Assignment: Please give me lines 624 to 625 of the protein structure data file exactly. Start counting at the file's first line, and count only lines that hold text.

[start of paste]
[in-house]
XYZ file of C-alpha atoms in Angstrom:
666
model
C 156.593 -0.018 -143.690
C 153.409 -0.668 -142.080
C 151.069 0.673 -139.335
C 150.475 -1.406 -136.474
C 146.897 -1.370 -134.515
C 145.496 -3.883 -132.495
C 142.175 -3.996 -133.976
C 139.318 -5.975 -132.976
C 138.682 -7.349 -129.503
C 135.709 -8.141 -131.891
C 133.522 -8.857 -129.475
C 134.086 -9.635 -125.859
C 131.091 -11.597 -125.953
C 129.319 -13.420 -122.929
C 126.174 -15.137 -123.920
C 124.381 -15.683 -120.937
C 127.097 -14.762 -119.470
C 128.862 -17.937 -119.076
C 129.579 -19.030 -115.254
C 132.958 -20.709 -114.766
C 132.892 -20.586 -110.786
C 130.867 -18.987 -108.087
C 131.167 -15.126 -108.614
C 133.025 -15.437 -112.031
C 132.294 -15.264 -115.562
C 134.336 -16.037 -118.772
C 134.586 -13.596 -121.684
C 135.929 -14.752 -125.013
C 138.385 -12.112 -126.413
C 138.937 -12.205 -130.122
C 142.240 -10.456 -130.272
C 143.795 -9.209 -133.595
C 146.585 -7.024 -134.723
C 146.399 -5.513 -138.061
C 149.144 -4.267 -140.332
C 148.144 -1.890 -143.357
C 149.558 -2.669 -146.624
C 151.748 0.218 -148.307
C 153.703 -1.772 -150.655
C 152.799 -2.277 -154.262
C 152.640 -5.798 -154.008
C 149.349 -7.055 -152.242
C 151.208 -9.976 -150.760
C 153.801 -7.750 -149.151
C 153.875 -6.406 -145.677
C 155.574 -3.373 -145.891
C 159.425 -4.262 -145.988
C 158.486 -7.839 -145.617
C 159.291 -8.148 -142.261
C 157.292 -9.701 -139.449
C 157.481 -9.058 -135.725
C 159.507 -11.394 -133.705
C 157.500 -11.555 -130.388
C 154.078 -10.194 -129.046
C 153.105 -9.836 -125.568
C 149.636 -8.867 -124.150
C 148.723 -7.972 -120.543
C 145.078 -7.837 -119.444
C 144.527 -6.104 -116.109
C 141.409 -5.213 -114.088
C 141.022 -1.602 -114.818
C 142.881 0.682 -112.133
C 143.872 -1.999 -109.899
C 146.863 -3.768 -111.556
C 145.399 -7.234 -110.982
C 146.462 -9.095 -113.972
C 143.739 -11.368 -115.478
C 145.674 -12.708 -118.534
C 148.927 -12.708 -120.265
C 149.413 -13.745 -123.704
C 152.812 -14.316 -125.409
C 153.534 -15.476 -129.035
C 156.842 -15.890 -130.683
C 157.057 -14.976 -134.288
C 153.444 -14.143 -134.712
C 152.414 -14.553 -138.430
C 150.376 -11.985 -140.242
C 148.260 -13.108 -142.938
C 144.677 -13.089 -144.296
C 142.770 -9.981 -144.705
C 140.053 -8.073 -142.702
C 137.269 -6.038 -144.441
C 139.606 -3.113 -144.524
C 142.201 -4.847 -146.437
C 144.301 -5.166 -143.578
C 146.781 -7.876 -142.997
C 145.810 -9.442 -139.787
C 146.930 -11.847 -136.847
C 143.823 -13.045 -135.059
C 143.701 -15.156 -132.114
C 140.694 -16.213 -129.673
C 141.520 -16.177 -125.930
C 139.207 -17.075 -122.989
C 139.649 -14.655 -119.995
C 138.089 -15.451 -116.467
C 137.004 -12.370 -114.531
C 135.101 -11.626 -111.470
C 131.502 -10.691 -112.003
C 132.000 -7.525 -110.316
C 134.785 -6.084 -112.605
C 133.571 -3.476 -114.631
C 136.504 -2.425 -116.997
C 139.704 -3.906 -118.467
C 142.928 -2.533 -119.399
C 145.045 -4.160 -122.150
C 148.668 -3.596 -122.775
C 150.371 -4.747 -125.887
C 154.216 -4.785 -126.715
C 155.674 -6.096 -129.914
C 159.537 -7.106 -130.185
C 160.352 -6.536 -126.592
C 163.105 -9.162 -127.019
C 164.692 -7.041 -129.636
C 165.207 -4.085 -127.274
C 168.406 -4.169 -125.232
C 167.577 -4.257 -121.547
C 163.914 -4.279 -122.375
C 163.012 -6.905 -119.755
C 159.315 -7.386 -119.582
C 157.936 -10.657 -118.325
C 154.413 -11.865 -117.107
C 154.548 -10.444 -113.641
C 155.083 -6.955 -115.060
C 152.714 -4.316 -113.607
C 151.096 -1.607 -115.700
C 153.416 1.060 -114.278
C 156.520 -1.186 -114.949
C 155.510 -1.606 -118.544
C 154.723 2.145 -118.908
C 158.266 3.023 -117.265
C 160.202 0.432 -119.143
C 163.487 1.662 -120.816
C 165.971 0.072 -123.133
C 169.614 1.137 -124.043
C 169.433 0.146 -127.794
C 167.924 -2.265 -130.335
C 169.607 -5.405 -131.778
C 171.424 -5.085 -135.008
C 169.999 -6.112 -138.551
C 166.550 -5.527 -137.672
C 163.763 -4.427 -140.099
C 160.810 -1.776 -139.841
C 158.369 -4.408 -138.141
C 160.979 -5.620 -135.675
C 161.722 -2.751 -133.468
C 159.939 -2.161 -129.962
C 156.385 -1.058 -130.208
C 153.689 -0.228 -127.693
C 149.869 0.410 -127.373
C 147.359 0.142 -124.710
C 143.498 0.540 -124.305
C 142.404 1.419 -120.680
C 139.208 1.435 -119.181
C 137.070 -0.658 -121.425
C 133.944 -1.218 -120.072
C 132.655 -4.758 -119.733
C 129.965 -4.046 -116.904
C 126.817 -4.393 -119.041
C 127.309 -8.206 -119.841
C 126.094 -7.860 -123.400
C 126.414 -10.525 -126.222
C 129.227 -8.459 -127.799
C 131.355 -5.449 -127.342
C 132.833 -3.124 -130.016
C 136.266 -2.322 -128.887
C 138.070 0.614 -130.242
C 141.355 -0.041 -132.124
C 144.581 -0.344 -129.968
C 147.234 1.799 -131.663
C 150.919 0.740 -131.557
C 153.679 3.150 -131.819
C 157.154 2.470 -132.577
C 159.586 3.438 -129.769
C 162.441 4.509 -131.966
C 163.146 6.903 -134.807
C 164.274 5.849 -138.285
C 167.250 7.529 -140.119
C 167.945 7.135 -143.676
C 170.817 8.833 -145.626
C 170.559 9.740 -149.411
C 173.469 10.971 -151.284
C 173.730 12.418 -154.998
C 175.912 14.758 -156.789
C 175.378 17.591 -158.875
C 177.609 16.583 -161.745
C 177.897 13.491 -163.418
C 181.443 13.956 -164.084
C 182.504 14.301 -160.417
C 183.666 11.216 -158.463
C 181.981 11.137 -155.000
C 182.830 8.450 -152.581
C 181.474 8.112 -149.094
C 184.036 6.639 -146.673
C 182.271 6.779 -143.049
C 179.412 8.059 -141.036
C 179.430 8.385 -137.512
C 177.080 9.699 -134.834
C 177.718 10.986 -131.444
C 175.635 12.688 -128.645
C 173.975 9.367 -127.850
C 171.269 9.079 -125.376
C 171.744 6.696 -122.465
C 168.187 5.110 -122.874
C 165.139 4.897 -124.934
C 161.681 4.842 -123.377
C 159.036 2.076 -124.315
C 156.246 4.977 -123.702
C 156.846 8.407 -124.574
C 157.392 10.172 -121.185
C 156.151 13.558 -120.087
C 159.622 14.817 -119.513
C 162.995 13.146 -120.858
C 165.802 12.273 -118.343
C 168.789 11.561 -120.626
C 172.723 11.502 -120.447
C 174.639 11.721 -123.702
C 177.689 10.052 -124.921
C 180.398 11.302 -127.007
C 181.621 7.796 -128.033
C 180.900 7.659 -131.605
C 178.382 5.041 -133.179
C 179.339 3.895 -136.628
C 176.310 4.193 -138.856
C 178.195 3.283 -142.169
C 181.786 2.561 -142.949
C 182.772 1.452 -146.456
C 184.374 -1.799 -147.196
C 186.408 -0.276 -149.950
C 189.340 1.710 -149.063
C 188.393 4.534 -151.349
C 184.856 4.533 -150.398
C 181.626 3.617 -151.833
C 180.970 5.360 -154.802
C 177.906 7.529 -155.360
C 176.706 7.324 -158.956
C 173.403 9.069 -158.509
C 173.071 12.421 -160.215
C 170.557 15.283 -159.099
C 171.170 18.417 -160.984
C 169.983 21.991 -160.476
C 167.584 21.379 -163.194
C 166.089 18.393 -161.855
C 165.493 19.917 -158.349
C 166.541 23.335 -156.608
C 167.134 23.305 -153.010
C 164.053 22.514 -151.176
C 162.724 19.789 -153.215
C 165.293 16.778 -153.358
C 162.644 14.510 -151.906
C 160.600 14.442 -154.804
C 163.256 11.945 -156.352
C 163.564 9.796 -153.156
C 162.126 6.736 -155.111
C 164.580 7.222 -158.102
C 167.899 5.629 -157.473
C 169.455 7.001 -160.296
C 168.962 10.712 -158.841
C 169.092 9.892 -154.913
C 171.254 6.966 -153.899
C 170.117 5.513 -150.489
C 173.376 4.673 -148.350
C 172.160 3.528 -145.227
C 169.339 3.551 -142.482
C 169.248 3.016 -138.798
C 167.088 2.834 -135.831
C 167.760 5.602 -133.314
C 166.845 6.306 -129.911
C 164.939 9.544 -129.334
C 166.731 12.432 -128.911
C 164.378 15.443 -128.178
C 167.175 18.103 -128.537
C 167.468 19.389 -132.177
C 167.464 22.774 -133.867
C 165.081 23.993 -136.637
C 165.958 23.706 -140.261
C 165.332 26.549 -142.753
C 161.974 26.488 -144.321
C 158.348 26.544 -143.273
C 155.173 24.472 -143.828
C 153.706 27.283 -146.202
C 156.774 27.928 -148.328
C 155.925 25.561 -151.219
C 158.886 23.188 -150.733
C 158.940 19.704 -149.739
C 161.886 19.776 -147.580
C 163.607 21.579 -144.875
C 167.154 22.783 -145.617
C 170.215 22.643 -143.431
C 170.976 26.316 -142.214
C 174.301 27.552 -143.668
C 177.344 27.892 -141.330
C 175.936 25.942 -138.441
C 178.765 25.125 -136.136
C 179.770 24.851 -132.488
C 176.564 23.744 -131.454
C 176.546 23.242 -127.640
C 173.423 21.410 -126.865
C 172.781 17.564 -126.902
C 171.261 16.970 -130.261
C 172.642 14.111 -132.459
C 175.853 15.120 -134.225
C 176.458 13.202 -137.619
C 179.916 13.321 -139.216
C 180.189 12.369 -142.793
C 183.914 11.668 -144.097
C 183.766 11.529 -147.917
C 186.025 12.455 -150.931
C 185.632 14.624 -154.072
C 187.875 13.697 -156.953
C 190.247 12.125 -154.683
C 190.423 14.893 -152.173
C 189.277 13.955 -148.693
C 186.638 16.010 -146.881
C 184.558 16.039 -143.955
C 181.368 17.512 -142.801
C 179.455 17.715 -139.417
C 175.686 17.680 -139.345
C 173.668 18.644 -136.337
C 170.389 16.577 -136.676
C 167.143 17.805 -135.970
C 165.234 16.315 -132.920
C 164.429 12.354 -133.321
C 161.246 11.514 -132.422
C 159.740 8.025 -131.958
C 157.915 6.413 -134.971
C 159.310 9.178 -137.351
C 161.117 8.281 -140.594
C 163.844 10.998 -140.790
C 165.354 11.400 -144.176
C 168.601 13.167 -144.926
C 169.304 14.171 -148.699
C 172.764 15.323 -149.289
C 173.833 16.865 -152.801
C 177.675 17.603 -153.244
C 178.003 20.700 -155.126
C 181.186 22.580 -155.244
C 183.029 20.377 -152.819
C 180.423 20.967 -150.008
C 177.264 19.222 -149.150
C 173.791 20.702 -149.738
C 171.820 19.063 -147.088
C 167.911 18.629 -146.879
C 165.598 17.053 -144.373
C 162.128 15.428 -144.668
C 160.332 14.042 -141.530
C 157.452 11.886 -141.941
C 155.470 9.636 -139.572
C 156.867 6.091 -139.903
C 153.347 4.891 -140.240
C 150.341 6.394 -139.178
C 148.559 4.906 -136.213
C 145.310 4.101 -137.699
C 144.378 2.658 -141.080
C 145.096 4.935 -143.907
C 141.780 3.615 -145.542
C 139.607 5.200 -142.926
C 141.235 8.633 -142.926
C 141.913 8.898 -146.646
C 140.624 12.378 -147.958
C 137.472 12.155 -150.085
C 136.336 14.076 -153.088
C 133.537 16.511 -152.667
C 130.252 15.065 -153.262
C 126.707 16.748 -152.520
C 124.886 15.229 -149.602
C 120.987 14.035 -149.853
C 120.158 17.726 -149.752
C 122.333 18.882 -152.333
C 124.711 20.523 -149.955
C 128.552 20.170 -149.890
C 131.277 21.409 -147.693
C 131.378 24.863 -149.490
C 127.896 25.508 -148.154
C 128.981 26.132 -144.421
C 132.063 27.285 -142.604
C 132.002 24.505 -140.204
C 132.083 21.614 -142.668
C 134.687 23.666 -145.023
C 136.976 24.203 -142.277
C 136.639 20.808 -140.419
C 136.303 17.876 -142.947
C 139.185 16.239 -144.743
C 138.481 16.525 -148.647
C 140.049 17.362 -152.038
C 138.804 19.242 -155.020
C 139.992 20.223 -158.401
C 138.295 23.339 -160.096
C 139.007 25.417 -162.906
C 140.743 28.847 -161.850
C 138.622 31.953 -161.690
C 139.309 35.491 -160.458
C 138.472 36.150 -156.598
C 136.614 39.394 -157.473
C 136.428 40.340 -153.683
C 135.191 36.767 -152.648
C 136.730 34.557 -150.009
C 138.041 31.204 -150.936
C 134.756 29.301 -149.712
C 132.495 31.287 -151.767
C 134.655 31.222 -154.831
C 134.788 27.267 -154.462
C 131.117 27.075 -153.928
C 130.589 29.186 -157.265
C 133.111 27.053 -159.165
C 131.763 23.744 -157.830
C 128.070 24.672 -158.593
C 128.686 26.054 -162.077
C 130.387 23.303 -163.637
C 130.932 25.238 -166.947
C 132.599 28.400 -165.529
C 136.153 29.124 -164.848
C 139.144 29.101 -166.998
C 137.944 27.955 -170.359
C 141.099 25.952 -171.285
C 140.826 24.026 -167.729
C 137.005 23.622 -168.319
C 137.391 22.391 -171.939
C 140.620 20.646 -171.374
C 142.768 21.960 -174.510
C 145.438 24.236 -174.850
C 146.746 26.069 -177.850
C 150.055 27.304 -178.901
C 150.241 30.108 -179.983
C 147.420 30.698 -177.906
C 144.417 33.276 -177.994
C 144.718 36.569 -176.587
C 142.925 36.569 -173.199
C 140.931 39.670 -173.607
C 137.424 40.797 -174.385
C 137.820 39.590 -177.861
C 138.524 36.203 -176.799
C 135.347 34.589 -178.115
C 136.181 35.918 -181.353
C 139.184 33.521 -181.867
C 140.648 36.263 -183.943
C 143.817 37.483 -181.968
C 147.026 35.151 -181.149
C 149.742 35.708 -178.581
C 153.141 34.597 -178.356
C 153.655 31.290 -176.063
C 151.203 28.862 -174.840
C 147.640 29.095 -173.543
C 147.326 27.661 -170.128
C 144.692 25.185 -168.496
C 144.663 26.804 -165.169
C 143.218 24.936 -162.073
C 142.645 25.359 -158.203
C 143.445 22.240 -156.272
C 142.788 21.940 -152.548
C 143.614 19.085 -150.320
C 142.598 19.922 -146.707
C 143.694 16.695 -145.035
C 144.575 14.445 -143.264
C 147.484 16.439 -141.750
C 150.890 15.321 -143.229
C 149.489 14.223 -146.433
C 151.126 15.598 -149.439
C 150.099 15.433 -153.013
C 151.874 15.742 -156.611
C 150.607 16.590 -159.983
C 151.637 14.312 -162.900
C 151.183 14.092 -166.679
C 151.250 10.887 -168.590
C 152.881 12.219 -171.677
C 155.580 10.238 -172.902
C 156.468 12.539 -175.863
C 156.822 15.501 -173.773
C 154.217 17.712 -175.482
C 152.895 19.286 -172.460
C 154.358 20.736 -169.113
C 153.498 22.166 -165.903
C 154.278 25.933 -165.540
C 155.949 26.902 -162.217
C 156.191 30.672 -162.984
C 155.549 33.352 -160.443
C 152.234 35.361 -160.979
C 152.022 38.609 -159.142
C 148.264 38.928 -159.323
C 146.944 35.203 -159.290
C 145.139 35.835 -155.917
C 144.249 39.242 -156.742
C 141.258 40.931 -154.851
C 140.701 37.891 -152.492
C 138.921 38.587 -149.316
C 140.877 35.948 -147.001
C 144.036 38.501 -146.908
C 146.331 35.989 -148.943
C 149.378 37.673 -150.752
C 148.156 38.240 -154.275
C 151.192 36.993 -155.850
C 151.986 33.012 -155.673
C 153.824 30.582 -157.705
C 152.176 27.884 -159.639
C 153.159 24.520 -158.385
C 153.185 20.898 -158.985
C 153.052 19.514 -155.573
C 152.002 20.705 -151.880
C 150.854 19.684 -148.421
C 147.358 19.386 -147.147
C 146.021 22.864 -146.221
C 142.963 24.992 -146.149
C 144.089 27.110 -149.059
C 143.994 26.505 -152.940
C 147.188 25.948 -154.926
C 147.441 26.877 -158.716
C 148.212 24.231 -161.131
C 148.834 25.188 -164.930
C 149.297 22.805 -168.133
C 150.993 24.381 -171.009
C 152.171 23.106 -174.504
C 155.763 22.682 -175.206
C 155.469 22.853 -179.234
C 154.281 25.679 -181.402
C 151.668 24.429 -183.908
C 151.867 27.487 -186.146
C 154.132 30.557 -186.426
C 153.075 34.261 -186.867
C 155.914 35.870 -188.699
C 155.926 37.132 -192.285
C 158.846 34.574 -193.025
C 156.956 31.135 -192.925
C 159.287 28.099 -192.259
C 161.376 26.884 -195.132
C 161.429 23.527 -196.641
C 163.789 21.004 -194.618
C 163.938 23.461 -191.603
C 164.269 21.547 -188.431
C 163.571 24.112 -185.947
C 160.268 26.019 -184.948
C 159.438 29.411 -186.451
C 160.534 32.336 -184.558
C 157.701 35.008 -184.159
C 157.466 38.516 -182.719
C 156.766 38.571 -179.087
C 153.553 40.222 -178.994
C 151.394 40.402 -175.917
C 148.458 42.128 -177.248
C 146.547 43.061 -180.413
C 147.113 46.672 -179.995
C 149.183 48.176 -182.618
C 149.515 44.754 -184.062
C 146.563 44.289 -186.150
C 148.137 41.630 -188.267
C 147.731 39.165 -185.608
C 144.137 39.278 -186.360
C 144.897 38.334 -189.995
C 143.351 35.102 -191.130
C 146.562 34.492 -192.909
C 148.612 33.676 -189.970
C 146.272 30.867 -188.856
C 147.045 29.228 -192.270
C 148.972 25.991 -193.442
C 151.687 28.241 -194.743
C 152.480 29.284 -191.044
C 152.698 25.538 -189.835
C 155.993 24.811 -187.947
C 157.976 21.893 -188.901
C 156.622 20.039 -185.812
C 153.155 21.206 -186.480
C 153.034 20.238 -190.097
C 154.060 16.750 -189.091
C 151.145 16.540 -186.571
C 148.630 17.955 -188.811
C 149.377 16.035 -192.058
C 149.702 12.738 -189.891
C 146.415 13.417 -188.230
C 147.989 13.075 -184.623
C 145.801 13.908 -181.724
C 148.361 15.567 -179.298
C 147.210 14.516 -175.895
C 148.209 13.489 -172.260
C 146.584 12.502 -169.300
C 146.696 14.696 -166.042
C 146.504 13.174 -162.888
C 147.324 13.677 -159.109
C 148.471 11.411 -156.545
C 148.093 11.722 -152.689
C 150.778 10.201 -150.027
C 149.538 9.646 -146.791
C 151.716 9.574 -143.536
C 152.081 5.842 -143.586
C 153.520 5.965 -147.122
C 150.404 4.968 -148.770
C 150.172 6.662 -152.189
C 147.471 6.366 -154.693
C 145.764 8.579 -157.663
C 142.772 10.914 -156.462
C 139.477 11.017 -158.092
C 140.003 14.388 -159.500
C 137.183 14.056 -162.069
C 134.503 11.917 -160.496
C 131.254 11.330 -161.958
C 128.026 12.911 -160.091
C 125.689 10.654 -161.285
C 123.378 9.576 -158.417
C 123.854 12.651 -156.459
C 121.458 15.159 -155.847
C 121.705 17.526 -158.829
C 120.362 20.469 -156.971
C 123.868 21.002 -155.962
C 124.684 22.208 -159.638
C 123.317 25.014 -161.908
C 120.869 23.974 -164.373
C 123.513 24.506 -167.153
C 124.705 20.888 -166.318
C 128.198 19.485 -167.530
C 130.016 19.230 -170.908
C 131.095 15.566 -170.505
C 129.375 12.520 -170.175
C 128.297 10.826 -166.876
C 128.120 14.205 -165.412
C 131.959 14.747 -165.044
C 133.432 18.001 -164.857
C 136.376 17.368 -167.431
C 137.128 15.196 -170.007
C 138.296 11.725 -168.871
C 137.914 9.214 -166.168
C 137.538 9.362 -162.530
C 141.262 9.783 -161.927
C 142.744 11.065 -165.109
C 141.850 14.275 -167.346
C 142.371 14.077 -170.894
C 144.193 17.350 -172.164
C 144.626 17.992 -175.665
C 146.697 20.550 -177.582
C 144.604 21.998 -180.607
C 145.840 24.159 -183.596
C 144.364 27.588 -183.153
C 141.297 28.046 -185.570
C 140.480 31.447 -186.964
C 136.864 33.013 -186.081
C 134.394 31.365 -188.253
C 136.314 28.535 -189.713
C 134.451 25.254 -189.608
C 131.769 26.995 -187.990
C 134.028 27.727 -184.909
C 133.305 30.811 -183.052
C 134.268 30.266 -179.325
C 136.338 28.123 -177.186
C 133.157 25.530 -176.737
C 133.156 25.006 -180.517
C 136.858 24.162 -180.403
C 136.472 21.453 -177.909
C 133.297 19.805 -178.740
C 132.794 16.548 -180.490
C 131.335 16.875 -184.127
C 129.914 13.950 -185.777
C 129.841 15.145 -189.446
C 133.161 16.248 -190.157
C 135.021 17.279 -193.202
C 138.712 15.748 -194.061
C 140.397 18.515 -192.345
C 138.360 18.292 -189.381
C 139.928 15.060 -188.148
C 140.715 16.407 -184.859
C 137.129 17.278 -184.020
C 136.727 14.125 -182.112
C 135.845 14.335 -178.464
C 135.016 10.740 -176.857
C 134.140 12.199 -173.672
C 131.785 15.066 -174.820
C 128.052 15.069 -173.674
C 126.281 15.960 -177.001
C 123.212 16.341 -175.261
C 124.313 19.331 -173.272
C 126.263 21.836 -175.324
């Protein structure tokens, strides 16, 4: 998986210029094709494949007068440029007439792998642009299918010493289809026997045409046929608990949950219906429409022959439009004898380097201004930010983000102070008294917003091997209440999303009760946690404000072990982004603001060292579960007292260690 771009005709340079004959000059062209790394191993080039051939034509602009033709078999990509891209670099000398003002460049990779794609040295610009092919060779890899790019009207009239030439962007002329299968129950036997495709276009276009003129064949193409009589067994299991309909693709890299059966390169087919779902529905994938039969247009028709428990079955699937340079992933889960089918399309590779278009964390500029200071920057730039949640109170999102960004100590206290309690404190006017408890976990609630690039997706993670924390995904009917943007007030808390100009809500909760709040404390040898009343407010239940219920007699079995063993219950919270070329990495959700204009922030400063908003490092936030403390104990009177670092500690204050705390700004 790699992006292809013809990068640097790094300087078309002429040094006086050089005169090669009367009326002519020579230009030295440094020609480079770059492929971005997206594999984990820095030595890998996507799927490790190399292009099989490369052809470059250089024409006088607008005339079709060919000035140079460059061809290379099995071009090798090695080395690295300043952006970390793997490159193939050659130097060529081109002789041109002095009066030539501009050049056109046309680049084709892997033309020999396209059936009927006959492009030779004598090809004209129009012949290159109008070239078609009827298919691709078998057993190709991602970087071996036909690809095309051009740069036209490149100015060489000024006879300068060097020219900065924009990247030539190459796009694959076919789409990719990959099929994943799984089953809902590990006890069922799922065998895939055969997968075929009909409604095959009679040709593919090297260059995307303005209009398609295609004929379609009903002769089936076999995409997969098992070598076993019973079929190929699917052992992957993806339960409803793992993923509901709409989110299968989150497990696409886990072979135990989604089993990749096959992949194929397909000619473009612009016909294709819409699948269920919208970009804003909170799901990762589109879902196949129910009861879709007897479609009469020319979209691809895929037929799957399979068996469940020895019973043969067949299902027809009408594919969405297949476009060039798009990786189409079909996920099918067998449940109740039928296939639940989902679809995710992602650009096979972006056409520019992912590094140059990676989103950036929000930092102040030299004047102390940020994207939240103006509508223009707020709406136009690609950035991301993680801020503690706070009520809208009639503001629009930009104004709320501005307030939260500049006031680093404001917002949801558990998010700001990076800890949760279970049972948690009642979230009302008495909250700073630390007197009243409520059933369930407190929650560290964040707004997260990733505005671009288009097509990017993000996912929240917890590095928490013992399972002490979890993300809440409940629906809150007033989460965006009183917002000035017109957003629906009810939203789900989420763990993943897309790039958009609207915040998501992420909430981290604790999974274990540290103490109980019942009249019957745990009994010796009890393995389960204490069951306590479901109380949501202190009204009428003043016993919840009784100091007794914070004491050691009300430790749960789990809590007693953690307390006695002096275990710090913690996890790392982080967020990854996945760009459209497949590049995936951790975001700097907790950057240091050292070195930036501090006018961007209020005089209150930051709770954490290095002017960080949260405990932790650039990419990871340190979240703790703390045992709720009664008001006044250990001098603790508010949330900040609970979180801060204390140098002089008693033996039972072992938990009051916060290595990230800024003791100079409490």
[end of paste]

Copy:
C 142.744 11.065 -165.109
C 141.850 14.275 -167.346